Every musician is influenced by musicians who came before and maybe even some contemporaries. Who are your air guitar influences – the folks whose styles and approaches and attitudes really informed your playing?
There are so many great air guitarists all over the world. Each brings their own flavor to the sport, much like the characters in professional wrestling do. However, my biggest air guitar influence comes from the first U.S. World Champion. His name is C. Diddy, and in my opinion, he's the greatest air guitarist that has ever lived. His commitment to his performance, facial expressions and technical ability project ones mind into a state of pure rock and roll bliss. I still get goosebumps to this day when I go back and watch the tapes of his early performances.
Any advice for aspiring air guitarists?
If it feels good, do it. There's nothing more freeing than playing an air guitar. If you believe what you're doing, those around you will have no choice but to believe you as well. It's a beautiful thing when this happens, because you are able to connect with human beings on a very unique level. It's a very real thing, these connections with people.
What can Milwaukee expect when you take the stage here on Sept. 2? Should we be expected to be, ahem, blown away?
That was a total dad joke, and I love it. I plan to break wind on Lake Michigan's western shore line in the fine city of Milwaukee. I'll be making a fool of myself with lots of crotch thrusting, head banging and invisible shredding. I'm going to enjoy every second of it and in turn hope the audience does, as well. I'm really looking forward to it!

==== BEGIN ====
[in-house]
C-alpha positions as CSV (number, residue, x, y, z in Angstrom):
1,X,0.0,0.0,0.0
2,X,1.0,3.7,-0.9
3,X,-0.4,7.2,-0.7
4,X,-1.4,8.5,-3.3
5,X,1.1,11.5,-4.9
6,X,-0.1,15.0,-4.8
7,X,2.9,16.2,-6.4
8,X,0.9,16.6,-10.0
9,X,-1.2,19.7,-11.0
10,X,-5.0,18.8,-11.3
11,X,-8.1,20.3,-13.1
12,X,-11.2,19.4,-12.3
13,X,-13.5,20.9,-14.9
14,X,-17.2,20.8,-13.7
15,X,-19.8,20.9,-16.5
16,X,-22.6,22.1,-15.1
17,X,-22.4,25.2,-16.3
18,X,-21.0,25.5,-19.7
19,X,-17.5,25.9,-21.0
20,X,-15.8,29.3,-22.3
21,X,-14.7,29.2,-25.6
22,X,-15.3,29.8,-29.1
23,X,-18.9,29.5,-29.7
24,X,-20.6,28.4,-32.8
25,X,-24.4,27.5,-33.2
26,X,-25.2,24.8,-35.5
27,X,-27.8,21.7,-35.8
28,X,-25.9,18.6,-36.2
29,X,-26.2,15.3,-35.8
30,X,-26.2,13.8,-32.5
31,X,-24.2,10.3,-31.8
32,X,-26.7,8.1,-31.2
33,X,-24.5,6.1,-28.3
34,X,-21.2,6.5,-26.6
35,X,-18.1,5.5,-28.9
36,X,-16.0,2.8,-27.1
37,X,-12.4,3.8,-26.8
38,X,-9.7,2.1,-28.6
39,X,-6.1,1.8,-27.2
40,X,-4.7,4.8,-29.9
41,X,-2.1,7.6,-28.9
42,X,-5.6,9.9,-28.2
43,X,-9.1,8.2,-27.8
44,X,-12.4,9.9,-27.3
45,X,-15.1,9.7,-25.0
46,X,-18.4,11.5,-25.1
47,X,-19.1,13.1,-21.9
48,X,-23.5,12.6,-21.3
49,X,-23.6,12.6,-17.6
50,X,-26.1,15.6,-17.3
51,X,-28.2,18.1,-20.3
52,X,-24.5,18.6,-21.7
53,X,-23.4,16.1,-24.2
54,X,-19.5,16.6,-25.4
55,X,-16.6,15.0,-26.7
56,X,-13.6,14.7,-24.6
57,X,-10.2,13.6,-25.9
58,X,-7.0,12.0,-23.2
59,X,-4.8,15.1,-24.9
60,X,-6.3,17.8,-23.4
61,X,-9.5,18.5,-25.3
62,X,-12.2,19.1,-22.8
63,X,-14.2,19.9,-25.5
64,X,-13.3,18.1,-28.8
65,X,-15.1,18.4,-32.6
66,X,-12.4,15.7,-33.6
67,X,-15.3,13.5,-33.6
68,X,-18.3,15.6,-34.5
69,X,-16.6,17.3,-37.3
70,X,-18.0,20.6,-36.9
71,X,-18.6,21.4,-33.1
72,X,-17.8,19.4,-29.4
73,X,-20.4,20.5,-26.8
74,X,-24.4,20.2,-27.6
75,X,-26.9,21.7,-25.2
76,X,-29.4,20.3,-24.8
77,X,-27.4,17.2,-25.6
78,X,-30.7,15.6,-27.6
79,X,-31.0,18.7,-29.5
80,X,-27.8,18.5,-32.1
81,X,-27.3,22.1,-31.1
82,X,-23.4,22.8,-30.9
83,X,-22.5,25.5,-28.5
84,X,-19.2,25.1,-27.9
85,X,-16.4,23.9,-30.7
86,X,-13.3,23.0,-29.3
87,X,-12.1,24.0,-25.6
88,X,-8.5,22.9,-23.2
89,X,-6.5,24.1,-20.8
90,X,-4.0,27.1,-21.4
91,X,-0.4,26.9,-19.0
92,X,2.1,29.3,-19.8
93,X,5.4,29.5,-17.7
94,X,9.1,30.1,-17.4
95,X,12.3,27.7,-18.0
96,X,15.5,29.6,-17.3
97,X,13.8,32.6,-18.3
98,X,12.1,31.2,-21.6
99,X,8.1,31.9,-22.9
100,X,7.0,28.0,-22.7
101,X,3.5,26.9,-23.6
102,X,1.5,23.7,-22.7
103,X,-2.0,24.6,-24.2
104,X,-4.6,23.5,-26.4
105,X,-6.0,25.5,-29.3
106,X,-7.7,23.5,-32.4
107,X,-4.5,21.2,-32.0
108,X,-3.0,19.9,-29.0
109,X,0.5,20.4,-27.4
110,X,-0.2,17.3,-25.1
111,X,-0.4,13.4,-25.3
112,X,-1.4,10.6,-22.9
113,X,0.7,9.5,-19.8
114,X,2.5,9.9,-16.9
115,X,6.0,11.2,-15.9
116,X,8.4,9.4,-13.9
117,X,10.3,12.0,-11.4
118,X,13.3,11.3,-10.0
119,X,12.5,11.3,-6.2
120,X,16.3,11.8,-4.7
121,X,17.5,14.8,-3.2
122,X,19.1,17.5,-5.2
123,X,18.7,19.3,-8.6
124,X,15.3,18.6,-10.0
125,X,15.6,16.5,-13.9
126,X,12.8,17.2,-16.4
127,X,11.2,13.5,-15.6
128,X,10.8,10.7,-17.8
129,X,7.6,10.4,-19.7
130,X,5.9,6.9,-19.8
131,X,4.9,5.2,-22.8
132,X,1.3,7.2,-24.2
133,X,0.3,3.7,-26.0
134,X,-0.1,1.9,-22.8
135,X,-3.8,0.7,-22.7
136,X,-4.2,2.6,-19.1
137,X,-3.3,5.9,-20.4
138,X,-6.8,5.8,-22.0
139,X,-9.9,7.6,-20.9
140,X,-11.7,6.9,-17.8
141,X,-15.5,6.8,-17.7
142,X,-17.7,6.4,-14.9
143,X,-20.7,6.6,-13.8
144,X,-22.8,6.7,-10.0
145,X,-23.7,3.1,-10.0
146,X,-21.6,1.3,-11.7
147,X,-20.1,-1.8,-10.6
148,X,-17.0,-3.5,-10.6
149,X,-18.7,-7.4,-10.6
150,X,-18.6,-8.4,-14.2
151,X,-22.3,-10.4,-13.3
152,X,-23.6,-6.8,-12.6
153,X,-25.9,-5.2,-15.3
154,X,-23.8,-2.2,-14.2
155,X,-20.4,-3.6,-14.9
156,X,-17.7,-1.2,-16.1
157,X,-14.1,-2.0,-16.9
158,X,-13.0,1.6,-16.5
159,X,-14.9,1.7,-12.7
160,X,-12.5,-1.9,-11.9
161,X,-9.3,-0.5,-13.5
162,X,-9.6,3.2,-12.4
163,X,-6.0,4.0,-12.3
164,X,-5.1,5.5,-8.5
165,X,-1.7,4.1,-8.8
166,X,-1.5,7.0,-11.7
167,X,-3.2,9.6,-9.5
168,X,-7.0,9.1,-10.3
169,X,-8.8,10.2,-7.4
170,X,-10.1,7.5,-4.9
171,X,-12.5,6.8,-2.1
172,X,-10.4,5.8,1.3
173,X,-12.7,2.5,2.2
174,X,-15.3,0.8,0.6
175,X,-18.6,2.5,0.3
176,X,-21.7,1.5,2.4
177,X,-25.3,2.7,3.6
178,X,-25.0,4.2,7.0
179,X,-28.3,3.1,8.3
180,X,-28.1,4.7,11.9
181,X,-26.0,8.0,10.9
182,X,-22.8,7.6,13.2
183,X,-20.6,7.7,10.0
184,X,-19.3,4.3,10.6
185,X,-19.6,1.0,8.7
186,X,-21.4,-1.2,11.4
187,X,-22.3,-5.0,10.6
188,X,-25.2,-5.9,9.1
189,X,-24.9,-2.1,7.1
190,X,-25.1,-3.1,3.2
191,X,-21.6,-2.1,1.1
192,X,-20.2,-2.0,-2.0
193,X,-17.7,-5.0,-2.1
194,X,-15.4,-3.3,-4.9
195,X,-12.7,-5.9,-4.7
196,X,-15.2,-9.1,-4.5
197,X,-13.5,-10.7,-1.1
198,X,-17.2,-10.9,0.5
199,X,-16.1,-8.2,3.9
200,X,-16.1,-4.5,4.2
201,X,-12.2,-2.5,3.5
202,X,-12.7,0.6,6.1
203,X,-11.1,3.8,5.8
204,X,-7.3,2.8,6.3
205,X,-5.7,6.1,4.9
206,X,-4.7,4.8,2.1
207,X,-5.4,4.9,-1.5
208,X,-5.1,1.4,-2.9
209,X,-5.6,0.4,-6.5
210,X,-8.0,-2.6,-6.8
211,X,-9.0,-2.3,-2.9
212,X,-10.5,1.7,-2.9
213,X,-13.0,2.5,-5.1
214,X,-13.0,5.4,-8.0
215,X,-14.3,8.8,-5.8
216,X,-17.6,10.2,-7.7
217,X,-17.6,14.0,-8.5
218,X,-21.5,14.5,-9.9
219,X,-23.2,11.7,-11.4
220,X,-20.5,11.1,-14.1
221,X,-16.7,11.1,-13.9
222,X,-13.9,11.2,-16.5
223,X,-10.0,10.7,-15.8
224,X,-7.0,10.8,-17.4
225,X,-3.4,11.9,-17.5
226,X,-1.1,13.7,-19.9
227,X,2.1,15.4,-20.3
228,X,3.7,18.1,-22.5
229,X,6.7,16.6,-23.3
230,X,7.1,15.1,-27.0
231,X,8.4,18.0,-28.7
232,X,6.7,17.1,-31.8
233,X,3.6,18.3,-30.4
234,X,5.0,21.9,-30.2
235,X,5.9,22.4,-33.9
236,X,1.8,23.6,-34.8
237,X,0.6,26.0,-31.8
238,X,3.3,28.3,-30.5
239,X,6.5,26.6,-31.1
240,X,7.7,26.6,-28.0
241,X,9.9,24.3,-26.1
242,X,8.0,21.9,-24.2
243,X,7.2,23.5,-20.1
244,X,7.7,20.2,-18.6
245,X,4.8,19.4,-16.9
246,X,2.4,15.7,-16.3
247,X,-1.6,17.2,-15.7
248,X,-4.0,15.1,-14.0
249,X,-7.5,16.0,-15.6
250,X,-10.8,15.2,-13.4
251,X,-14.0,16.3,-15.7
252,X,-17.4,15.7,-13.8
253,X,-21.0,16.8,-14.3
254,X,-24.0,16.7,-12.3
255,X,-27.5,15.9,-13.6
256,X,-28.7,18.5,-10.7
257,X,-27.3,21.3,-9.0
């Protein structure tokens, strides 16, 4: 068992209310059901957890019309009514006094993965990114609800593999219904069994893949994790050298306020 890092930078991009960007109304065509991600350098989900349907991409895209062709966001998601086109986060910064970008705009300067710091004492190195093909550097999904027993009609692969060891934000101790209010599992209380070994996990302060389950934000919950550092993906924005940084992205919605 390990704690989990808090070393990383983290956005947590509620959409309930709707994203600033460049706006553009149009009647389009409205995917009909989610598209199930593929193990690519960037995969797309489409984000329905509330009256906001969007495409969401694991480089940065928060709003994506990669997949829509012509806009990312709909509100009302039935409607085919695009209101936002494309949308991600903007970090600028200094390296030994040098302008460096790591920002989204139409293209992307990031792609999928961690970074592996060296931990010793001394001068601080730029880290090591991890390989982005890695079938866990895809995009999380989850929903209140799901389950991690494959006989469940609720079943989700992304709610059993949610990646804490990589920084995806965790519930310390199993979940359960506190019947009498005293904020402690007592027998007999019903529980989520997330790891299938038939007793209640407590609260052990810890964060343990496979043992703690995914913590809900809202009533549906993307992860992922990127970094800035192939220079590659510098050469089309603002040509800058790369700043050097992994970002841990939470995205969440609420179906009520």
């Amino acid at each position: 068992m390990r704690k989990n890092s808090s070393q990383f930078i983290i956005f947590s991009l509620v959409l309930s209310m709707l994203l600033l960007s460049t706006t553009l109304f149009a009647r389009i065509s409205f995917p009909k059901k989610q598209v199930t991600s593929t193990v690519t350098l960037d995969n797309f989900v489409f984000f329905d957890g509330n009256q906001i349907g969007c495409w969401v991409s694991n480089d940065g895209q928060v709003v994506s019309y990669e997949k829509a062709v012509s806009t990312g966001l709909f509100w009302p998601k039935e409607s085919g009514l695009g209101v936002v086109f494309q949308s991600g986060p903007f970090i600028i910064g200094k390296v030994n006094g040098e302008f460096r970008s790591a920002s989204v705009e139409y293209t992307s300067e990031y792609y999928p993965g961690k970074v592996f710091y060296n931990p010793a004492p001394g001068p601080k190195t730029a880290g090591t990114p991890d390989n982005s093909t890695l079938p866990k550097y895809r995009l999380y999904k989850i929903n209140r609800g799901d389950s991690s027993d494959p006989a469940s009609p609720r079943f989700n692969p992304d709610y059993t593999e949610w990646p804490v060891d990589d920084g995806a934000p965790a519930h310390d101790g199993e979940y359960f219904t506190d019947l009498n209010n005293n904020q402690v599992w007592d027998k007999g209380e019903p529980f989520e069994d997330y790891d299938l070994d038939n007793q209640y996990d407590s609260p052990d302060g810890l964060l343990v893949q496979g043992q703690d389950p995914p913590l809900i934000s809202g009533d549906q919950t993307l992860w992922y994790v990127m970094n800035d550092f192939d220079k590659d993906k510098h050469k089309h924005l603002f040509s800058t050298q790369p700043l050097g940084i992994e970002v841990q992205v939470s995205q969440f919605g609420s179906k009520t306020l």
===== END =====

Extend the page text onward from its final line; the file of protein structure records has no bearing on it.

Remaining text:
Born in Brooklyn, N.Y., where he lived until he was 17, Bobby received his BA-Mass Communications from UWM in 1989 and has lived in Walker's Point, Bay View, Enderis Park, South Milwaukee and on the East Side.
He has published three non-fiction books in Italy – including one about an event in Milwaukee history, which was published in the U.S. in autumn 2010. Four more books, all about Milwaukee, have been published by The History Press.
With his most recent band, The Yell Leaders, Bobby released four LPs and had a songs featured in episodes of TV's "Party of Five" and "Dawson's Creek," and films in Japan, South America and the U.S. The Yell Leaders were named the best unsigned band in their region by VH-1 as part of its Rock Across America 1998 Tour. Most recently, the band contributed tracks to a UK vinyl/CD tribute to the Redskins and collaborated on a track with Italian novelist Enrico Remmert.
He's produced three installments of the "OMCD" series of local music compilations for OnMilwaukee.com and in 2007 produced a CD of Italian music and poetry.
In 2005, he was awarded the City of Asti's (Italy) Journalism Prize for his work focusing on that area. He has also won awards from the Milwaukee Press Club.
He can be heard weekly on 88Nine Radio Milwaukee talking about his "Urban Spelunking" series of stories.